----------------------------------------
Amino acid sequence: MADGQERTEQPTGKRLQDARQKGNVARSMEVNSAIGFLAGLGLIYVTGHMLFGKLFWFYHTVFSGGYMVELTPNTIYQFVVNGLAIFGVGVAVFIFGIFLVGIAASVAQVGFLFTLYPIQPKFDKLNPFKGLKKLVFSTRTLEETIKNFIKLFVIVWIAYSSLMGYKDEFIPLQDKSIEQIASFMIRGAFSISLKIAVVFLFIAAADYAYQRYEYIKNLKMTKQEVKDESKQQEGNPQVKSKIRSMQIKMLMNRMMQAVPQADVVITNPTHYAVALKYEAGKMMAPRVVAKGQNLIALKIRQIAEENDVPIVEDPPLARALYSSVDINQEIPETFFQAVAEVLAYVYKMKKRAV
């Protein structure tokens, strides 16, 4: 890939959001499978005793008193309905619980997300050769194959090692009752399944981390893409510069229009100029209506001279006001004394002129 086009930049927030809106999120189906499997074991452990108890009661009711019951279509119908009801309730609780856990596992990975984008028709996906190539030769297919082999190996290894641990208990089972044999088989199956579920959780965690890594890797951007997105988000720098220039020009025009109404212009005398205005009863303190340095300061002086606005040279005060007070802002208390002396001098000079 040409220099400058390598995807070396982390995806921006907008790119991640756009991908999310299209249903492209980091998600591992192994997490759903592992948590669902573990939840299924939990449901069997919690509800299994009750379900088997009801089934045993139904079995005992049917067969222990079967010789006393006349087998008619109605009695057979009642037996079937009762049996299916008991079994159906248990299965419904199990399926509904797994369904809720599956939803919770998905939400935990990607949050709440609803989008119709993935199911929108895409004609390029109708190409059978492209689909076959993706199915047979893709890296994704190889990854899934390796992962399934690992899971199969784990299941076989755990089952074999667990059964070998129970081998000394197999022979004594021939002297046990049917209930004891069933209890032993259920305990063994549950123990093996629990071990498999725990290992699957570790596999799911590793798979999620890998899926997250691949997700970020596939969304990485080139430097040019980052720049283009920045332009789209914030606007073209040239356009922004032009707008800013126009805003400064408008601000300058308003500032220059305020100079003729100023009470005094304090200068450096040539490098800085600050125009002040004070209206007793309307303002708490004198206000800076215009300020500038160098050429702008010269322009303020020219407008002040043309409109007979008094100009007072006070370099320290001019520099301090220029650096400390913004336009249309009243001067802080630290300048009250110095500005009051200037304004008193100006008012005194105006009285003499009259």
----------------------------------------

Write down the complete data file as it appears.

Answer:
Amino acid sequence: MADGQERTEQPTGKRLQDARQKGNVARSMEVNSAIGFLAGLGLIYVTGHMLFGKLFWFYHTVFSGGYMVELTPNTIYQFVVNGLAIFGVGVAVFIFGIFLVGIAASVAQVGFLFTLYPIQPKFDKLNPFKGLKKLVFSTRTLEETIKNFIKLFVIVWIAYSSLMGYKDEFIPLQDKSIEQIASFMIRGAFSISLKIAVVFLFIAAADYAYQRYEYIKNLKMTKQEVKDESKQQEGNPQVKSKIRSMQIKMLMNRMMQAVPQADVVITNPTHYAVALKYEAGKMMAPRVVAKGQNLIALKIRQIAEENDVPIVEDPPLARALYSSVDINQEIPETFFQAVAEVLAYVYKMKKRAV
């Protein structure tokens, strides 16, 4: 890939959001499978005793008193309905619980997300050769194959090692009752399944981390893409510069229009100029209506001279006001004394002129 086009930049927030809106999120189906499997074991452990108890009661009711019951279509119908009801309730609780856990596992990975984008028709996906190539030769297919082999190996290894641990208990089972044999088989199956579920959780965690890594890797951007997105988000720098220039020009025009109404212009005398205005009863303190340095300061002086606005040279005060007070802002208390002396001098000079 040409220099400058390598995807070396982390995806921006907008790119991640756009991908999310299209249903492209980091998600591992192994997490759903592992948590669902573990939840299924939990449901069997919690509800299994009750379900088997009801089934045993139904079995005992049917067969222990079967010789006393006349087998008619109605009695057979009642037996079937009762049996299916008991079994159906248990299965419904199990399926509904797994369904809720599956939803919770998905939400935990990607949050709440609803989008119709993935199911929108895409004609390029109708190409059978492209689909076959993706199915047979893709890296994704190889990854899934390796992962399934690992899971199969784990299941076989755990089952074999667990059964070998129970081998000394197999022979004594021939002297046990049917209930004891069933209890032993259920305990063994549950123990093996629990071990498999725990290992699957570790596999799911590793798979999620890998899926997250691949997700970020596939969304990485080139430097040019980052720049283009920045332009789209914030606007073209040239356009922004032009707008800013126009805003400064408008601000300058308003500032220059305020100079003729100023009470005094304090200068450096040539490098800085600050125009002040004070209206007793309307303002708490004198206000800076215009300020500038160098050429702008010269322009303020020219407008002040043309409109007979008094100009007072006070370099320290001019520099301090220029650096400390913004336009249309009243001067802080630290300048009250110095500005009051200037304004008193100006008012005194105006009285003499009259």